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Wedding Etiquette: How to Tell Your Guests That Children Aren't Invited

Emma Goddard
by Emma Goddard Published on May 27, 2015

Celebrating the union of the ones you love, dancing to “Cupid Shuffle” at least once, and taking advantage of the open bar are all hallmarks of a good wedding. It’s a day where everyone puts their worries behind them and enjoys their time with friends and family. Yet if you're the married couple-to-be, being able to revel in all that glory on the big day requires significant planning.

Whether that means getting the color scheme right or ensuring the catering is immaculate, there are a lot of things that can get messy before the wedding. Unfortunately, this yields to some pretty stressful situations.

Yet of all the things that could possibly go wrong, having guests complain about being unable to invite their children might be the worst of all. It complicates everything. It's a dilemma that many brides and grooms experience before they get hitched. So it's important to know exactly how to handle something like this should the situation arise.

How to Address the Invitations

While it’s certainly important to make sure your guests are clear as to who and who isn’t invited, it’s a major faux pas to acknowledge the no-children policy on your wedding invitations, according to Author and Spokesperson for Emily Post Institute, Lizzie Post.

​“The way you handle that is children’s names do not appear on the invitation,” Post said. “What you don’t want to do is put ‘No children’ or ‘Adults only, please’; It’s unnecessary. It basically takes the focus off your inviting the family and puts it right to your concern of having children there.”

Unfortunately however, not everyone gets the message and in fact, there are guests who tend to assume that if they’re invited then their kids are too. Post has said that it’s even common for those same guests to add their children’s names to the RSVP card.

​So instead, Sharon Naylor, author of over 35 wedding books, including The Essential Guide to Wedding Etiquette, advises creating a wedding website to make things clear.

"In the past, guests ‘got it’ when their invitation arrived addressed to just Mr. and Mrs. ____ without any mention of the kids on the outer or inner envelope," Naylor said. "But that etiquette rule seems to need some backup to make it crystal-clear to guests. Some may be unclear about the rules of the invitation envelope, and some may think the rules don’t apply to them."

Naylor notes how the bride and groom should write out a clear message on their personal wedding website that let's guests know that the event will be adults-only. She also recommends creating a script for yourself when pushy guests call to ask if they can bring their children.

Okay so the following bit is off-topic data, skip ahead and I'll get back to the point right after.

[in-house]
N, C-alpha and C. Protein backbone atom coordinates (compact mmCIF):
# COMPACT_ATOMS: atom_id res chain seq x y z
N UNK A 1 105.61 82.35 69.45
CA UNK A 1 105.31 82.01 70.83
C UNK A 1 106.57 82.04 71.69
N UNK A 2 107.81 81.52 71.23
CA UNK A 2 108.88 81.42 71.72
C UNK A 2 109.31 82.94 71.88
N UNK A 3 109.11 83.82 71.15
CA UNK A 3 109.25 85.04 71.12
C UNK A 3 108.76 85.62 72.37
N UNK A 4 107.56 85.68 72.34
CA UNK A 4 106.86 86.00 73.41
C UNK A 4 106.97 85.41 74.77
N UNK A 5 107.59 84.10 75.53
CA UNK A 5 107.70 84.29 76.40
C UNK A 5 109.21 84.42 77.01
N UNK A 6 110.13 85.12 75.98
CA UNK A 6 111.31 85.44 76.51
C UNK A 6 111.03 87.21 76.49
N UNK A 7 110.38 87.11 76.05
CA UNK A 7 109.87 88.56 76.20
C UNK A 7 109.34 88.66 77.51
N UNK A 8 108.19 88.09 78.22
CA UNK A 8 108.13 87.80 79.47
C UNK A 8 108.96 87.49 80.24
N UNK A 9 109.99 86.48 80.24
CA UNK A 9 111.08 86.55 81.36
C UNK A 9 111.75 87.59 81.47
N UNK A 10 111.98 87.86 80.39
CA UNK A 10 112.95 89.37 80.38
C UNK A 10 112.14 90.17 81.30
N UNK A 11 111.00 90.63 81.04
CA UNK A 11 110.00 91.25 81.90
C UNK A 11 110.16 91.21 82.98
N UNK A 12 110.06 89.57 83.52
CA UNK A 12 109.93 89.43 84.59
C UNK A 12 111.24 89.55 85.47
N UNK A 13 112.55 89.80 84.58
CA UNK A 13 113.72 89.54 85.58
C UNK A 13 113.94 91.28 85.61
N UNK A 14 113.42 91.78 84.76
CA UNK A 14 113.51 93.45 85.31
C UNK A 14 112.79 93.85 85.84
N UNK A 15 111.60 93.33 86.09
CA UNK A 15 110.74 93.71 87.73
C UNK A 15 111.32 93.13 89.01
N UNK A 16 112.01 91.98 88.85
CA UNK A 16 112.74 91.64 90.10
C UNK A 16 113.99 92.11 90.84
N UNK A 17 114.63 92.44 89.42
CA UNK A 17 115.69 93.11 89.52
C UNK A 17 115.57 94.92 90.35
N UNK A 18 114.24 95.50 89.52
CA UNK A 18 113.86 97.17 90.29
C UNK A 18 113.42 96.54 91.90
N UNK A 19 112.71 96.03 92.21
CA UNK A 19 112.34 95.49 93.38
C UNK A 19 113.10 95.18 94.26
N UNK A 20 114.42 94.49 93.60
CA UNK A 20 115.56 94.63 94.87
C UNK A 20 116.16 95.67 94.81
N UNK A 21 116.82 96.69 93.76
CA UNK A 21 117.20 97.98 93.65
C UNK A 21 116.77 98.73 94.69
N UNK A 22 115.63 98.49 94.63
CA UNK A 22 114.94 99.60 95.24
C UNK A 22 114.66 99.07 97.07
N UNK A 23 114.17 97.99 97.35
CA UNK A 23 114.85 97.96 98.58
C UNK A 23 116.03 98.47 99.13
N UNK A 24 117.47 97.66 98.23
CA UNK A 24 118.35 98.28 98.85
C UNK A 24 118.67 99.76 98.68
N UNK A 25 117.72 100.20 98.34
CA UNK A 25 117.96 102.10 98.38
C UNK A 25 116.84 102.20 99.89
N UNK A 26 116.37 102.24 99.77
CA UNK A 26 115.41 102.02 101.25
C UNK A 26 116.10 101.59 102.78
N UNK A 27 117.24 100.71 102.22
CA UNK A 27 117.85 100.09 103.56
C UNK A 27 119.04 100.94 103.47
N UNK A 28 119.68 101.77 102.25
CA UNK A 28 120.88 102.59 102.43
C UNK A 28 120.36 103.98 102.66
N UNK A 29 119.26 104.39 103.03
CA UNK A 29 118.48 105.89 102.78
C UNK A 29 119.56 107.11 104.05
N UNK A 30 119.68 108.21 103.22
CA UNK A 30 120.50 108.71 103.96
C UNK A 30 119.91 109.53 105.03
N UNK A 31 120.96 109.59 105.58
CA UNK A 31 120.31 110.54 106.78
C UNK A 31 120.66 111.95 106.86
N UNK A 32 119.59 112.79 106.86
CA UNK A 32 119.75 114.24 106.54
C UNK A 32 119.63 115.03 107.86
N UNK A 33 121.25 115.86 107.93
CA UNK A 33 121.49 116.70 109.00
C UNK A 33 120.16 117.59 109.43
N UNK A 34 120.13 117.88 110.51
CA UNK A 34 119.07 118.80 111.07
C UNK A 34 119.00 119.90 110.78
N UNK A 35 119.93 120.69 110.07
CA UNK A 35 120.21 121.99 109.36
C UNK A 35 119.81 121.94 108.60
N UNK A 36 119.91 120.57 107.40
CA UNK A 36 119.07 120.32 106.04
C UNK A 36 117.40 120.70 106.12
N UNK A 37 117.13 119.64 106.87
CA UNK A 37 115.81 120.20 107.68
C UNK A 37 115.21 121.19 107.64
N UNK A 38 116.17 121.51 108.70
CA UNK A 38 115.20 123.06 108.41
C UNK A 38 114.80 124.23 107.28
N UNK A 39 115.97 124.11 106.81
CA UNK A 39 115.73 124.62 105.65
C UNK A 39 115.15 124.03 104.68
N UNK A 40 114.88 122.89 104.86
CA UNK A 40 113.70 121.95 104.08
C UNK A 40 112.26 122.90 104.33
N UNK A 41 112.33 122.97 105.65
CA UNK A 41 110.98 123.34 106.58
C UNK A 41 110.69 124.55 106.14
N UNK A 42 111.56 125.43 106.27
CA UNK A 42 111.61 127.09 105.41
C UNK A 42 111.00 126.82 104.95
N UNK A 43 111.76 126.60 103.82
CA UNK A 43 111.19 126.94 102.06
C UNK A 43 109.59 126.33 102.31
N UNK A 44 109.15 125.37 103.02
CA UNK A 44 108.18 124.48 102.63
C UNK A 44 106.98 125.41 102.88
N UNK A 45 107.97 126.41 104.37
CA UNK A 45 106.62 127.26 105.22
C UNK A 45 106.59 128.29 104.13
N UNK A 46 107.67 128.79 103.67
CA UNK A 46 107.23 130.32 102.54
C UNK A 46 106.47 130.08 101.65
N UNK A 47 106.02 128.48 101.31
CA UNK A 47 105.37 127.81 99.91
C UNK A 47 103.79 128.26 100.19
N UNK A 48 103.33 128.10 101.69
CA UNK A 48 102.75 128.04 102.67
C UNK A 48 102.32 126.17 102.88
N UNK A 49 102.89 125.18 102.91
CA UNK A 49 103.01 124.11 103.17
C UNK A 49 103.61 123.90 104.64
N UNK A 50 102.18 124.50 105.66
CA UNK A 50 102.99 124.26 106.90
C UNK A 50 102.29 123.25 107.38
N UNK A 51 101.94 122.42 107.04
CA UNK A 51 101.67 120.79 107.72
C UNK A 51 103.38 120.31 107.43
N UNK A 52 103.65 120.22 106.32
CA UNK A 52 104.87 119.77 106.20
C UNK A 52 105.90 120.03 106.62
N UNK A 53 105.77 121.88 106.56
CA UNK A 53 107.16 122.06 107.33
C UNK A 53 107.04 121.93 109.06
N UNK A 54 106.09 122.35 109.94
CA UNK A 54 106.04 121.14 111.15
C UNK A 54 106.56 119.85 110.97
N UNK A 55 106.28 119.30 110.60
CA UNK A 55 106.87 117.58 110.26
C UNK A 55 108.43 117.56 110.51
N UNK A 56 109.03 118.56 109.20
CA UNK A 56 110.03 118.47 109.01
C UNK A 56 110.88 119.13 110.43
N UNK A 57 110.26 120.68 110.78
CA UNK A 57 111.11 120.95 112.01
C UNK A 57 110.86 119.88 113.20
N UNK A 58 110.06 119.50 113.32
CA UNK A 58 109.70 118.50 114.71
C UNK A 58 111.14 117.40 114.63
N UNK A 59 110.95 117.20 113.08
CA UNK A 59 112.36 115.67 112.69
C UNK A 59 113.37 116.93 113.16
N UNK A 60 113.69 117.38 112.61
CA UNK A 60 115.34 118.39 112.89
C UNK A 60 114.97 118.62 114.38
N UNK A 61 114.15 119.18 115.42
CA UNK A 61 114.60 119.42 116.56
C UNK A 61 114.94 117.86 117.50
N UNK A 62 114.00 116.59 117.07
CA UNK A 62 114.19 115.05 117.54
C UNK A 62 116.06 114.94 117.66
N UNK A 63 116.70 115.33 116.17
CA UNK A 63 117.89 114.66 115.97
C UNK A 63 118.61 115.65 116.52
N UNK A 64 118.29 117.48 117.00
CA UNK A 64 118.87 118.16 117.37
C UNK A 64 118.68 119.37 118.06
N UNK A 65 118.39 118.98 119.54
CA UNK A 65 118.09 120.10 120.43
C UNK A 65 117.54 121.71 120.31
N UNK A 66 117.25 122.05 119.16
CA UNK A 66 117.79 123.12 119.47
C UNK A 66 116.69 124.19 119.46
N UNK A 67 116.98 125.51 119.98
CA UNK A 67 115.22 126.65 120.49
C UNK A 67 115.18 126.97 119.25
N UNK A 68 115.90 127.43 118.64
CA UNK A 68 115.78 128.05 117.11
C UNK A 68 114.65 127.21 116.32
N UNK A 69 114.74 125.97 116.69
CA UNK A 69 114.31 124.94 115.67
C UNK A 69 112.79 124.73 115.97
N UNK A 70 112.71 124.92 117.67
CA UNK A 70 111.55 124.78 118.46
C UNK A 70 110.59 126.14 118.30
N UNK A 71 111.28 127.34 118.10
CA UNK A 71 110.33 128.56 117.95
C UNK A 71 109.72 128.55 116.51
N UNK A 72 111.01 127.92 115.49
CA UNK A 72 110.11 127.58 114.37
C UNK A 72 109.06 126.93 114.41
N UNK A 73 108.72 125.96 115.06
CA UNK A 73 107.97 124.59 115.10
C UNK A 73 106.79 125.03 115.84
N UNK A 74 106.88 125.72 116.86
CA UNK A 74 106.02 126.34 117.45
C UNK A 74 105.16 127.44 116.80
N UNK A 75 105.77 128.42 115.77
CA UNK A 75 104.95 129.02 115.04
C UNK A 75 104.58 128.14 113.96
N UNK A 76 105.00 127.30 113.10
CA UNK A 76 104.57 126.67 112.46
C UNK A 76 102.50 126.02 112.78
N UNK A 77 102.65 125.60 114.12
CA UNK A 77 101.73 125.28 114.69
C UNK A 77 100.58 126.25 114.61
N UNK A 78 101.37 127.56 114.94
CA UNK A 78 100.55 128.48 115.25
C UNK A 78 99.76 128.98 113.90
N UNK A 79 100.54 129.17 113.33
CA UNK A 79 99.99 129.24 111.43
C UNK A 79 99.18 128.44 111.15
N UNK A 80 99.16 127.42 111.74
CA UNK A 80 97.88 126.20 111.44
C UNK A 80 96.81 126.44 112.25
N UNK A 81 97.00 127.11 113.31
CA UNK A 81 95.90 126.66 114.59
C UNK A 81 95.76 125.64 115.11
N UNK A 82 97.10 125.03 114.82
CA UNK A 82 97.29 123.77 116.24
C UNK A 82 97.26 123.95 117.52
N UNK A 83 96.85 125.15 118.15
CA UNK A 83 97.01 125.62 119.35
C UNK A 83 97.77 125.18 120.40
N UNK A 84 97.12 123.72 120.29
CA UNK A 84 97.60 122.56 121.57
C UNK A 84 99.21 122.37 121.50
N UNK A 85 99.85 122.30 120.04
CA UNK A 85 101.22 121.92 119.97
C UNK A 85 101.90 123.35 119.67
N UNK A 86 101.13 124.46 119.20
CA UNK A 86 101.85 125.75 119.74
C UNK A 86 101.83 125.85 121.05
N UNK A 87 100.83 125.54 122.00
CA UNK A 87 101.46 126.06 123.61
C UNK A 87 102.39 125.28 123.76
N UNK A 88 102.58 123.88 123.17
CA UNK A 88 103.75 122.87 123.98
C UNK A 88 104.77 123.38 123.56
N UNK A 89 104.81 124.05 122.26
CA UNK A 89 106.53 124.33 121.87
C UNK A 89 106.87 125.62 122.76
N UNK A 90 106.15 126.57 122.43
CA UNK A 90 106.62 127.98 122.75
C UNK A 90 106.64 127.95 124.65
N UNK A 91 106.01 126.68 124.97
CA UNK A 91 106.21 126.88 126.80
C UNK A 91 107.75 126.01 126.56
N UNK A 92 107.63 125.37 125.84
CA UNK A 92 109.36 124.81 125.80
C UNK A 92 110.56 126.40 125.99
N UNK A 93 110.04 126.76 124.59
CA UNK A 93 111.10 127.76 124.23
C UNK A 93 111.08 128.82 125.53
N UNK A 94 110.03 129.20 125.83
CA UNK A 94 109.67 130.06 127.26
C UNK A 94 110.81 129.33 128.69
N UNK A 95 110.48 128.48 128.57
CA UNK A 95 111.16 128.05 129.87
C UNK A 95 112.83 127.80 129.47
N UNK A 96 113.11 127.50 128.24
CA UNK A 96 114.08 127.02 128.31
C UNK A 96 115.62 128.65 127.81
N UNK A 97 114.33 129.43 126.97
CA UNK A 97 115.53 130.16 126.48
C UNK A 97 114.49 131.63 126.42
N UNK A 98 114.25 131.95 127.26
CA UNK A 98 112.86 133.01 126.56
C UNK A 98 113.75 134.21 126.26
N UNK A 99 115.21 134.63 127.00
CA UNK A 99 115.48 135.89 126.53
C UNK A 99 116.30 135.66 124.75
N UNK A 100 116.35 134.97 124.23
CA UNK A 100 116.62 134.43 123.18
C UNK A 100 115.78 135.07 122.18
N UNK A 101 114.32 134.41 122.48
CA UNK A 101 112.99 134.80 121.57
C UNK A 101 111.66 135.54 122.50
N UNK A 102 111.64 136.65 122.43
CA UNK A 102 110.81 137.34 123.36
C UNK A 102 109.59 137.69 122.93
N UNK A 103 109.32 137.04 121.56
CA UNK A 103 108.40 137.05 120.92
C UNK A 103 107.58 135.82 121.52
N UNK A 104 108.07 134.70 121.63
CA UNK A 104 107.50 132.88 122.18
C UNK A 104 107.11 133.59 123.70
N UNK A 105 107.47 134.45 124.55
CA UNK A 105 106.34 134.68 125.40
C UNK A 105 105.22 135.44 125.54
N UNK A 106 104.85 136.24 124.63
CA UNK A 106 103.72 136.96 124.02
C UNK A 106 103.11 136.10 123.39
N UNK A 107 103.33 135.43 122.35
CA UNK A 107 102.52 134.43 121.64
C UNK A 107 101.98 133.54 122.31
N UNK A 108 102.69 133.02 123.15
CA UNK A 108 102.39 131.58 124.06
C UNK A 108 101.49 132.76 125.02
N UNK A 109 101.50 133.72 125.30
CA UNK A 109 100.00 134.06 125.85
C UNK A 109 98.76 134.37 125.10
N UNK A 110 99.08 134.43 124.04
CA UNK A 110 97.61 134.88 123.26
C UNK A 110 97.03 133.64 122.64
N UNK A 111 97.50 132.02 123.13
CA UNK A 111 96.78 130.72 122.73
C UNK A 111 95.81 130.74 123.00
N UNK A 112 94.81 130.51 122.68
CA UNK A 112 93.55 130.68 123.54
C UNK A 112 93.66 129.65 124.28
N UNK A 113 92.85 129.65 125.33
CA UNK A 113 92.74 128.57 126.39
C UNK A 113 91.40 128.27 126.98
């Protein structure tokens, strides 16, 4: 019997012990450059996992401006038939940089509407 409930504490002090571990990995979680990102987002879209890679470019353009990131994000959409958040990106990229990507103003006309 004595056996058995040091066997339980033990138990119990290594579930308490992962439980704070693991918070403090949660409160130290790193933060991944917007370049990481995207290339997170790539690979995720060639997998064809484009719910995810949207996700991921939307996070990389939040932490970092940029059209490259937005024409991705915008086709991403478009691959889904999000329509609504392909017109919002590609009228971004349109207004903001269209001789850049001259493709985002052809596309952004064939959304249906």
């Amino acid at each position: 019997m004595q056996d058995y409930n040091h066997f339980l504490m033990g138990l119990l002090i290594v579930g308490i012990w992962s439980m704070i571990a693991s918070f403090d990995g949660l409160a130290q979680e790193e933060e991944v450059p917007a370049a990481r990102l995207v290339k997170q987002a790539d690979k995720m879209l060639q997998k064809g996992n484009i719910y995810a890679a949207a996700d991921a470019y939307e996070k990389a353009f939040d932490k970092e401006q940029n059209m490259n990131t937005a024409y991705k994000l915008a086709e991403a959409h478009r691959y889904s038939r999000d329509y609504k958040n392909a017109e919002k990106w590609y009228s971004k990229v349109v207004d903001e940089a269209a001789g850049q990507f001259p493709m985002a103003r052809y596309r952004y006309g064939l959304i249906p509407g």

"You may hear, ‘We don’t want to leave our kids with a sitter’ and other reasoning, which puts you in a tough spot," Naylor said. "But you have to stand your ground, because if you let one couple bring their kids, everyone else will hear about it, and be mad on the wedding day.​"

Hiring a Babysitter

Even if you choose not to have children at your wedding, it's always a good idea to have a babysitter or two on hand. Should a scenario arise that someone extremely close to you (say, your own sibling or best friend) really can't attend unless they can bring their child, you can still have a kid-free reception by having someone take care of your guests' children elsewhere.

"I always suggest to people who are having adults-only weddings that they hire a babysitter or two either to be at the reception or a location very close to it," Post said. "Or to provide names of local baby sitters they trust should [the guests] need to travel, and that can be on the wedding website."

This way, according to Post, you're sending an extremely straightforward message but also providing an alternate option for those with children. Additionally, having a babysitter on call will be helpful should any guest choose to bring along their little ones against your wishes.

Don't Give In

So for days, even months up to the wedding, someone has been begging you to allow her child to attend. Perhaps she truly can't stand to be away from her son or daughter, or maybe she can't find a babysitter. You think, "Well, maybe I'll let this one child come because this is my sister's kid we're talking about after all." Don't do it.

While it's still your day, a huge offense you could make at your wedding is allowing certain children into the ceremony and reception and not others.

"People get very offended when other people’s kids are favored, while their kids are left out," Naylor said. "If they see some friends allowed to bring their kids and they or others not allowed, that’s definitely a faux pas. Now, there are some instances where super pushy guests just bring their kids along without them being invited (or expressly told not to bring the kids) and there’s nothing you can do about it."

Unless the only children at your wedding are those who happened to be in the bridal party (flower girls, ring bearers, etc.), make no exceptions.

"If [there are children] in your wedding party, they really do need to be invited to the reception, along with their parents," Naylor shared. "It’s up to the parents if they want to take the kids out of the reception and deliver them home or to the babysitter in the hotel room if the kids are bored or tired."

Did you have children at your wedding? Tweet us @wewomenUSA!

This article was written by Emma Goddard. Follow her on Twitter @egoddardhokie.

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